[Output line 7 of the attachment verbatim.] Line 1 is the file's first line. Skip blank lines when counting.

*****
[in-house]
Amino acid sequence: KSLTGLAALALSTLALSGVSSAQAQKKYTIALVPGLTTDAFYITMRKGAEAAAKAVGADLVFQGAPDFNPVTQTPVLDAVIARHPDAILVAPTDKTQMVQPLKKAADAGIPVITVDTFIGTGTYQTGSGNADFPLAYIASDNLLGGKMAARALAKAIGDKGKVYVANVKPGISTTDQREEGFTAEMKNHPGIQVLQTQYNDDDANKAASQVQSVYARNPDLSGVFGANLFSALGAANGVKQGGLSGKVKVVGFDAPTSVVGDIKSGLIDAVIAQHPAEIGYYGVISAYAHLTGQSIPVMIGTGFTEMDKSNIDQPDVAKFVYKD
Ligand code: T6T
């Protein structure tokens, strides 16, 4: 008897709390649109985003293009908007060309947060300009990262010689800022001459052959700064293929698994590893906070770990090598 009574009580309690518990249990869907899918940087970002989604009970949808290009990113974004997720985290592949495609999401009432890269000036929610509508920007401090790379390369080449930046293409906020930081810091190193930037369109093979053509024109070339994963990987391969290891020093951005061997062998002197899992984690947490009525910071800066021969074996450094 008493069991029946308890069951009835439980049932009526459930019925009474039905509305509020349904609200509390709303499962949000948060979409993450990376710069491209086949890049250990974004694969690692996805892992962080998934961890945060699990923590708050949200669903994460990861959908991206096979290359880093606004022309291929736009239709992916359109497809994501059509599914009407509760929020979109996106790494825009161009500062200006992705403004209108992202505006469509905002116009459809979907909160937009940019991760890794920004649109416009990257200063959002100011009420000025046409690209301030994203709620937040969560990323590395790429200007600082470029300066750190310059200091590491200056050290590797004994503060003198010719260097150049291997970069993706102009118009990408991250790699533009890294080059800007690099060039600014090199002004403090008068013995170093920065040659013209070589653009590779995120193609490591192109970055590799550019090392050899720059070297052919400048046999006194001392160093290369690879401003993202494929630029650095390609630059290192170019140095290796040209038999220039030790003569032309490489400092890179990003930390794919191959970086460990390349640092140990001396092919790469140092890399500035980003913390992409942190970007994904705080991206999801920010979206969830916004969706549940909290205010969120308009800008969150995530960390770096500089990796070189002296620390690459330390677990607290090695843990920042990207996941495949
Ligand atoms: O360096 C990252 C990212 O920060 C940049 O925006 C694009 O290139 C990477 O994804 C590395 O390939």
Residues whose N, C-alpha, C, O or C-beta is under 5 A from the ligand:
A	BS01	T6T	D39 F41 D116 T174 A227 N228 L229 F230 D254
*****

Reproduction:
A	BS01	T6T	D39 F41 D116 T174 A227 N228 L229 F230 D254